Her words bother me because in part they are accurate. There is a perception that Fenway and Wrigley are more special than Tiger Stadium. I have struggled to understand it. Is it because those parks are in better neighborhoods? Or because their fans are more educated or affluent, more worldly? Or because they’re based in Boston and Chicago, cities with grand literary traditions and writers who celebrate them? Or is it just because neither team has won a world championship since Hollywood began making talking movies and some ﬁnd that romantic?Three years ago, I visited the site of old Tiger Stadium, a park I regrettably never attended. To be nostalgic means to have a deep desire for a homecoming, of sorts—difficult to do when that place is gone for good. Reading Stanton's words somehow brought me back home to a place I'd never been.
Our ballpark feels like Detroit. It carries no airs. It’s blue-collar and industrial. When you enter through the gates, you come in beneath corrugated doors that have been rolled up on tracks, like at a warehouse delivery dock. You’re greeted by cement and steel, strong, riveted girders that thrust upward and serve a purpose, holding the deck above in place. There are no architectural ﬂourishes: no cornices, no fancy tile Work, no aesthetic touches. This stadium shows its secrets—pipes, wires, girders, and all. It’s plain and simple, no scent of pretentiousness. It doesn’t yearn to be something it is not.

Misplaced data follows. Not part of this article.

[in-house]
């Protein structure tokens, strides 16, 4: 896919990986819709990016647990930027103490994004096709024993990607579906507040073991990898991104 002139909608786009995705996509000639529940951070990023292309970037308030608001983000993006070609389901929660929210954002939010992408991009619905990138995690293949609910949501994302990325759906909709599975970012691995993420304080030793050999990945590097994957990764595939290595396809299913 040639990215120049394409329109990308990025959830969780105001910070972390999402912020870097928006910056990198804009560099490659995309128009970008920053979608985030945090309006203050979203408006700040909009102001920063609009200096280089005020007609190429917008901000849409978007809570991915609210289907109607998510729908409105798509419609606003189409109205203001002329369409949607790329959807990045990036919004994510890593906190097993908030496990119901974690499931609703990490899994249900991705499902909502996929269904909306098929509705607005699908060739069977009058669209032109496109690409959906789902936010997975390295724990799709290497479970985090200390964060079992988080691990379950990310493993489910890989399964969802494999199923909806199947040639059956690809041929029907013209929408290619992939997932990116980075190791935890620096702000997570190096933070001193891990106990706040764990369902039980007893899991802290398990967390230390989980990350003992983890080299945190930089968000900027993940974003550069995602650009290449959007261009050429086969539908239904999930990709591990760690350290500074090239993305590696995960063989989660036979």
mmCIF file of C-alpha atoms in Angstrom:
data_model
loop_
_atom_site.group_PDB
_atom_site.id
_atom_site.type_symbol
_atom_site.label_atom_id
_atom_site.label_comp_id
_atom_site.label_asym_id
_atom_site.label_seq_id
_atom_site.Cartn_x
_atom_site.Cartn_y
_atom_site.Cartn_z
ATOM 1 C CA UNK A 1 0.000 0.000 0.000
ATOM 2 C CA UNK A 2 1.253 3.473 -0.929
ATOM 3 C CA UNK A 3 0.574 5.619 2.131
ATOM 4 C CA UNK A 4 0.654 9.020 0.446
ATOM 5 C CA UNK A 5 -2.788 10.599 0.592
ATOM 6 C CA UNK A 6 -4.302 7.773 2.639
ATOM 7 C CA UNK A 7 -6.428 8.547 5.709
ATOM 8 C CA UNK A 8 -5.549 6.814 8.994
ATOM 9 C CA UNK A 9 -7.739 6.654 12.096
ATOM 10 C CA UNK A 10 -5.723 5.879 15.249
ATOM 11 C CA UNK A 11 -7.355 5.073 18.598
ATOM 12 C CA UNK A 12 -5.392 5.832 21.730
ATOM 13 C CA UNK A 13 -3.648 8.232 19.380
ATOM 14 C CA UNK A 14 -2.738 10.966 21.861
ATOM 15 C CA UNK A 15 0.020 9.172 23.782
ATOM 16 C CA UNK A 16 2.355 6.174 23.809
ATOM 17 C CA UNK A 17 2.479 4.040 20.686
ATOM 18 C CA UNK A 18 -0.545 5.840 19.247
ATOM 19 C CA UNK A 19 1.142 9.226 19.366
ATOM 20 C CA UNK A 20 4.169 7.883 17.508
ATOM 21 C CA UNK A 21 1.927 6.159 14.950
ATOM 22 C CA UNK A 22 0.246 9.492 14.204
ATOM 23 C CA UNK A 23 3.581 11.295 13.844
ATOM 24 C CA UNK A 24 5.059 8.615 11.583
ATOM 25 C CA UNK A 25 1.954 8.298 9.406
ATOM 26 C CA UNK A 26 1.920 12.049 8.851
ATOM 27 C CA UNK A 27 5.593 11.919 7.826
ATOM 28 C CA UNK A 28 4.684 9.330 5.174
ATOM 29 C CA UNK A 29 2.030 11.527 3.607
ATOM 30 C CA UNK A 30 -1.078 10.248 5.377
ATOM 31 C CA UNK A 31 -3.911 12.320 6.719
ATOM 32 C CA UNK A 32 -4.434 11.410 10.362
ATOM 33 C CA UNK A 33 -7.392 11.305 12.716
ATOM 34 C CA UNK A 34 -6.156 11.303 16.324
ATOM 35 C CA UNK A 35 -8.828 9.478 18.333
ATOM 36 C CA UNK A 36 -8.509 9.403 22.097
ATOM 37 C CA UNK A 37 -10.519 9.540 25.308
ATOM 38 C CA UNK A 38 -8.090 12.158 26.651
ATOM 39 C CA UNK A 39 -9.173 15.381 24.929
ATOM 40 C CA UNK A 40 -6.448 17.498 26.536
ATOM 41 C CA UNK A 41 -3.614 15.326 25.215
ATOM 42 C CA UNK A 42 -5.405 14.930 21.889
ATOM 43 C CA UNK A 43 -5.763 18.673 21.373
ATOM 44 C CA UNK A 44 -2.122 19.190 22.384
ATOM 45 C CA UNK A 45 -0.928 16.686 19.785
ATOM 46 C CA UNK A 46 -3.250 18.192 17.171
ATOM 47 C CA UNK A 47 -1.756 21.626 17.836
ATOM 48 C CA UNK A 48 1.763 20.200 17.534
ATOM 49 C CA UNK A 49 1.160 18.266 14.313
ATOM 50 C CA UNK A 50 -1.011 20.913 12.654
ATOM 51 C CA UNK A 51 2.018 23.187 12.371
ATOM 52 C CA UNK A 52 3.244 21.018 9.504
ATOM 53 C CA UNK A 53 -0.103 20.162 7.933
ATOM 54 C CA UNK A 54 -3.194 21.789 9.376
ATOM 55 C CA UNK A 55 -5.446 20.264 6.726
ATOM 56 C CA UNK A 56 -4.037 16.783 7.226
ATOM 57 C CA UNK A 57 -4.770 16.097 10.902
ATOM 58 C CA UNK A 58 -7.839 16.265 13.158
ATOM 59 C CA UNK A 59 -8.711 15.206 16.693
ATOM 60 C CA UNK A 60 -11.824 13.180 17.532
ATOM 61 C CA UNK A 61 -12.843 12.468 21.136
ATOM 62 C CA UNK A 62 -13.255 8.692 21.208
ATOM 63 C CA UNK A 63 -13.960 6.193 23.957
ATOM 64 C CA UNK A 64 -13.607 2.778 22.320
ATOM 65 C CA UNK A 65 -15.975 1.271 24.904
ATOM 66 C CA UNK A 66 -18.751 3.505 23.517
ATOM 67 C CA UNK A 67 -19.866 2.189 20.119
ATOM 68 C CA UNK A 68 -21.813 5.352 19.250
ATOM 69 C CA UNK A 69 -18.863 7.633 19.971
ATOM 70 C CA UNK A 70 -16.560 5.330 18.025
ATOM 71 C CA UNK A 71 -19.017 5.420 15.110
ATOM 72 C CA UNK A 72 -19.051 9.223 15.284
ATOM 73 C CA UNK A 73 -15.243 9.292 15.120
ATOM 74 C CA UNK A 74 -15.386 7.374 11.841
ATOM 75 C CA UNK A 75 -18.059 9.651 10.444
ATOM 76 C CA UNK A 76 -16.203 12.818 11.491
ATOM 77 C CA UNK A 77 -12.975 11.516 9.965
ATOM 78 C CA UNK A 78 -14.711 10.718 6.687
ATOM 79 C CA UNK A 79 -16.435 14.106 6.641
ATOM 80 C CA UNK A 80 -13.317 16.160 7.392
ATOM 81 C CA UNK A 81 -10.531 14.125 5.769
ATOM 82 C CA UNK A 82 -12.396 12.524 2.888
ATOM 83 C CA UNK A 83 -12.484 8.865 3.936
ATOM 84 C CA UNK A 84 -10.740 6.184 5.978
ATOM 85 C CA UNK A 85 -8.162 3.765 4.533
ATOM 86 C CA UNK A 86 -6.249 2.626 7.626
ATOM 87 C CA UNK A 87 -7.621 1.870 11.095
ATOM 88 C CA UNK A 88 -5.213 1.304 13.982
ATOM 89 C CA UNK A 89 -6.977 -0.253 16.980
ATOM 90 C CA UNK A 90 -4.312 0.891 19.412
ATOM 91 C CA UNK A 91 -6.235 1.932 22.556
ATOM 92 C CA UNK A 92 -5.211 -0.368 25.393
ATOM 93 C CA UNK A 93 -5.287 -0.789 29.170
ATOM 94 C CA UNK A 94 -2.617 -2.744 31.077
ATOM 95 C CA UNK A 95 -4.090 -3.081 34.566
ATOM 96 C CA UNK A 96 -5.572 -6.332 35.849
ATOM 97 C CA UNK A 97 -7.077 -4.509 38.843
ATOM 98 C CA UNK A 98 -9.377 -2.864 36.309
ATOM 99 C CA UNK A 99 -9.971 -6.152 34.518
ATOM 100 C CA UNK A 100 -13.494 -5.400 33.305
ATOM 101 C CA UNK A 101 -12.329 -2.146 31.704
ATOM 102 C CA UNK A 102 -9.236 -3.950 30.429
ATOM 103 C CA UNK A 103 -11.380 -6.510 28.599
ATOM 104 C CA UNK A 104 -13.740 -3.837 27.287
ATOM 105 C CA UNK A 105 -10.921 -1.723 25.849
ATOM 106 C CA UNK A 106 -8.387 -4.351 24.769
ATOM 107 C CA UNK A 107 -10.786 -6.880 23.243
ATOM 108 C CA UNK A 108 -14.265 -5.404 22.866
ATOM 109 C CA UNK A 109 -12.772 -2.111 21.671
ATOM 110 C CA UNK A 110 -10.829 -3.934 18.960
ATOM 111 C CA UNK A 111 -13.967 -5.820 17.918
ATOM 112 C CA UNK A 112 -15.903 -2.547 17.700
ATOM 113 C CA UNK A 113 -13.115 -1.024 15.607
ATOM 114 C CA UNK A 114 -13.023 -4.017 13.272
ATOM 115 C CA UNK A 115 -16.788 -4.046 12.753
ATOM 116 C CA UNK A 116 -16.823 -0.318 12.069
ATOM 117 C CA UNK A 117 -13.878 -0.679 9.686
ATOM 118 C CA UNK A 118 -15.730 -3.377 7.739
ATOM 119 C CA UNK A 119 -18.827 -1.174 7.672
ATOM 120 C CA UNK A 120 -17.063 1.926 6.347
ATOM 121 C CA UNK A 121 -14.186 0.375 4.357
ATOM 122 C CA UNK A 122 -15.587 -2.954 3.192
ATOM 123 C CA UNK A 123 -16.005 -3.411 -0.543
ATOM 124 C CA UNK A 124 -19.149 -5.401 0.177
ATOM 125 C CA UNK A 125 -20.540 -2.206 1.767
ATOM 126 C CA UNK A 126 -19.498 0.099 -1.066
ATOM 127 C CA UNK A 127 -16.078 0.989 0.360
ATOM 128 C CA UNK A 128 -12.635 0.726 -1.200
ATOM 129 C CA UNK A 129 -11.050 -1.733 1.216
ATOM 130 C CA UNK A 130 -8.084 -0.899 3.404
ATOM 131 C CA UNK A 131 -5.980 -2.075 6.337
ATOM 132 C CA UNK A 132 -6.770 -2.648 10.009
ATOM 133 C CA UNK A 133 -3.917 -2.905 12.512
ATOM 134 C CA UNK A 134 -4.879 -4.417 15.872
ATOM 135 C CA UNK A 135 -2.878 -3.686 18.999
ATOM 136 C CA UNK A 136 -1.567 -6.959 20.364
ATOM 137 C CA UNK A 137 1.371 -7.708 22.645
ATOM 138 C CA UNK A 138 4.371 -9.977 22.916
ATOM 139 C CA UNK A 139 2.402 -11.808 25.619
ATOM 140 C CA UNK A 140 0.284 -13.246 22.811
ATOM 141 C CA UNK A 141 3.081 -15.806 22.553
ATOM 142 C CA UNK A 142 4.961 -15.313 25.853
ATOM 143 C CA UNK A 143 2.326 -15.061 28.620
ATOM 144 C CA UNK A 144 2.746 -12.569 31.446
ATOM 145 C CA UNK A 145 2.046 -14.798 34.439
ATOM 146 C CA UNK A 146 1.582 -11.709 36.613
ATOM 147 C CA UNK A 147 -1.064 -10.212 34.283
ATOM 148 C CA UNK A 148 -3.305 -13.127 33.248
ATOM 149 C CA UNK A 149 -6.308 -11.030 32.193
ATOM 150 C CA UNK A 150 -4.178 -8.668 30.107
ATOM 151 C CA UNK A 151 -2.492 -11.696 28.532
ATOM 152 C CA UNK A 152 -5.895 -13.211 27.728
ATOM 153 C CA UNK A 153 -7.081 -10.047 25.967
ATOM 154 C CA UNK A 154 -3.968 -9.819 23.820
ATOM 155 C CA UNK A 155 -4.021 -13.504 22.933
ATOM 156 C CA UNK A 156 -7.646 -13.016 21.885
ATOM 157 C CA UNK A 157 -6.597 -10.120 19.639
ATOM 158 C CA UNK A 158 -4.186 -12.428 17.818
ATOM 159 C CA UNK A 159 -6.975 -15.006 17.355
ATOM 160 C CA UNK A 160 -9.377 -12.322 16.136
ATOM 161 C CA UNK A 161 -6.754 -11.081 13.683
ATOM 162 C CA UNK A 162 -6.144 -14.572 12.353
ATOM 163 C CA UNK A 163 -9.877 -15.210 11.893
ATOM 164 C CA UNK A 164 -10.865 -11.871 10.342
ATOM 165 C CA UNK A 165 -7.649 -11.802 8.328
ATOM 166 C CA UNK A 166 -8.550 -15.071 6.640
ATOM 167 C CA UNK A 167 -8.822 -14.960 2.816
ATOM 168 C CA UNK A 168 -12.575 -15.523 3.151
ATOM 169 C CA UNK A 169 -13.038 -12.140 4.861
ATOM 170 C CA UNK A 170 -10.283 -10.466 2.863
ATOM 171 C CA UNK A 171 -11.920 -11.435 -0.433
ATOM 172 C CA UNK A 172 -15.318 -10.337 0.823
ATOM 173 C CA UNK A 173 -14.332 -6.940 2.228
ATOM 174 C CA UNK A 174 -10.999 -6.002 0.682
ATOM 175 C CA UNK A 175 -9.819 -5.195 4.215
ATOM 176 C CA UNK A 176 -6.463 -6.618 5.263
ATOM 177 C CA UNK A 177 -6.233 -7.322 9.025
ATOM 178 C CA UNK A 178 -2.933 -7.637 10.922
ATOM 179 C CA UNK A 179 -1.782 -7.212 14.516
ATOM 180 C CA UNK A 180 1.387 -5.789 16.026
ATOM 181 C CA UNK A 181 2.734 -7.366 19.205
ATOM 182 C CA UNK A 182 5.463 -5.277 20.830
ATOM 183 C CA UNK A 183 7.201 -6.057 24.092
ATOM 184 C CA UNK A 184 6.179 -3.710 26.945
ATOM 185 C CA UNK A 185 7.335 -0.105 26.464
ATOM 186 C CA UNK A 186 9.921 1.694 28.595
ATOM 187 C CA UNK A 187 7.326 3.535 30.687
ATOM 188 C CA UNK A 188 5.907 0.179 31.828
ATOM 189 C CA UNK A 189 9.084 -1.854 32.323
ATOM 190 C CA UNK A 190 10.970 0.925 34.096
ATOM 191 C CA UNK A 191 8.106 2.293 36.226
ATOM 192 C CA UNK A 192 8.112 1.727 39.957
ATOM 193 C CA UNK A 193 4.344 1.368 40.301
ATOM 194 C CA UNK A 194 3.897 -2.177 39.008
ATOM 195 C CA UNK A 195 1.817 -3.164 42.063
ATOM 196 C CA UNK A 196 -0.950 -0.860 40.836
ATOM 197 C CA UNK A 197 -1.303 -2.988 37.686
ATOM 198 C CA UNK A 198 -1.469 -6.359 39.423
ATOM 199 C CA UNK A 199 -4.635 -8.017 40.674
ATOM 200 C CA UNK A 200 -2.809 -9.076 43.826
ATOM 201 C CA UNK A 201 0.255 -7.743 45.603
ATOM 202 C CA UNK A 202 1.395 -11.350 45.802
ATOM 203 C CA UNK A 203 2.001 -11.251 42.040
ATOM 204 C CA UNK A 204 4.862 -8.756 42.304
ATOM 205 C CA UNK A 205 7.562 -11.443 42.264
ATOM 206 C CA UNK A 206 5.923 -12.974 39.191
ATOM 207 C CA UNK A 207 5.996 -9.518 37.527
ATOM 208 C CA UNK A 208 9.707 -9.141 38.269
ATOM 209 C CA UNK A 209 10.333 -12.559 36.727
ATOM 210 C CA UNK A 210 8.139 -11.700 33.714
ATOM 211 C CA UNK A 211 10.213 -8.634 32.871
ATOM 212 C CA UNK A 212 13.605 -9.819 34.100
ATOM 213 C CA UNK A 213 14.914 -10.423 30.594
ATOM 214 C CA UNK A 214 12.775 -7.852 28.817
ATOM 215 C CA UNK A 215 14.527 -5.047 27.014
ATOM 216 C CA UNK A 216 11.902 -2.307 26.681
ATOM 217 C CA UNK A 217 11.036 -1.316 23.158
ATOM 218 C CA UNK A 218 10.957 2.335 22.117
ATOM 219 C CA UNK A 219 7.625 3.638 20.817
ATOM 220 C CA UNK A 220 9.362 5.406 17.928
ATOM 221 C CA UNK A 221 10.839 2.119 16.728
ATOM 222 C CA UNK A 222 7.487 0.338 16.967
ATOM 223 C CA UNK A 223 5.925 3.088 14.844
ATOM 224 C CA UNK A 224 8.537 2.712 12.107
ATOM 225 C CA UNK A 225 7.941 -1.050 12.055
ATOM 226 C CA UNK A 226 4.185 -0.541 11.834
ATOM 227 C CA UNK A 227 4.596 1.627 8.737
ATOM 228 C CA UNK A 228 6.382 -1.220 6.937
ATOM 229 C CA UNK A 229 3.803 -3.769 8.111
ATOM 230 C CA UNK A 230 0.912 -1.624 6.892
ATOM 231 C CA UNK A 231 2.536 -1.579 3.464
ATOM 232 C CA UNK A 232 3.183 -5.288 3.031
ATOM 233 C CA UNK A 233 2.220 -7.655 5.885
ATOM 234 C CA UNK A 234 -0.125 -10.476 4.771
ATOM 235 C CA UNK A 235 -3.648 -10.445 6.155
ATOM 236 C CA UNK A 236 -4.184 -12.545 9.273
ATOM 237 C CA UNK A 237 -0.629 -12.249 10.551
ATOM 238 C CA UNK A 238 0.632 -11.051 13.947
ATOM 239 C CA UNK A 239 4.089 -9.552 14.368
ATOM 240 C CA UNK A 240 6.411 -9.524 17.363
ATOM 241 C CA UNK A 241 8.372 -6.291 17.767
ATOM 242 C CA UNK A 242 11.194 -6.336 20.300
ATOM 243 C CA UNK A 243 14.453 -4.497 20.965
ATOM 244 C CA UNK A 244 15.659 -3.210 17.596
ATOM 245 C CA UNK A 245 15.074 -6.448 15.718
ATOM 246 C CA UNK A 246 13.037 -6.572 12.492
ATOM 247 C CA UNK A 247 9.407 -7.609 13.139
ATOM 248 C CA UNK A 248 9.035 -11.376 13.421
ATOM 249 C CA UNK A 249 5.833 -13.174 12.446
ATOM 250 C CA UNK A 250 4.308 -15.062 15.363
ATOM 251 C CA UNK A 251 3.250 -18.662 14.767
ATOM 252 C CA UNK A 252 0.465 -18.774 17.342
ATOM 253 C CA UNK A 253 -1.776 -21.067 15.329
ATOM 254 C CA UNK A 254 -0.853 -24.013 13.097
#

Krause may sense my irritation because her Words take on a conciliatory tone.
“I feel like I couldn’t help Tiger Stadium,” she says. “But if Fenway can be preserved, at least part of that era can go on.”
Tiger Stadium, marvel to rubble.
Top image of Tiger Stadium via Ballparks Of Baseball; middle image via flickr; bottom image via Pinterest.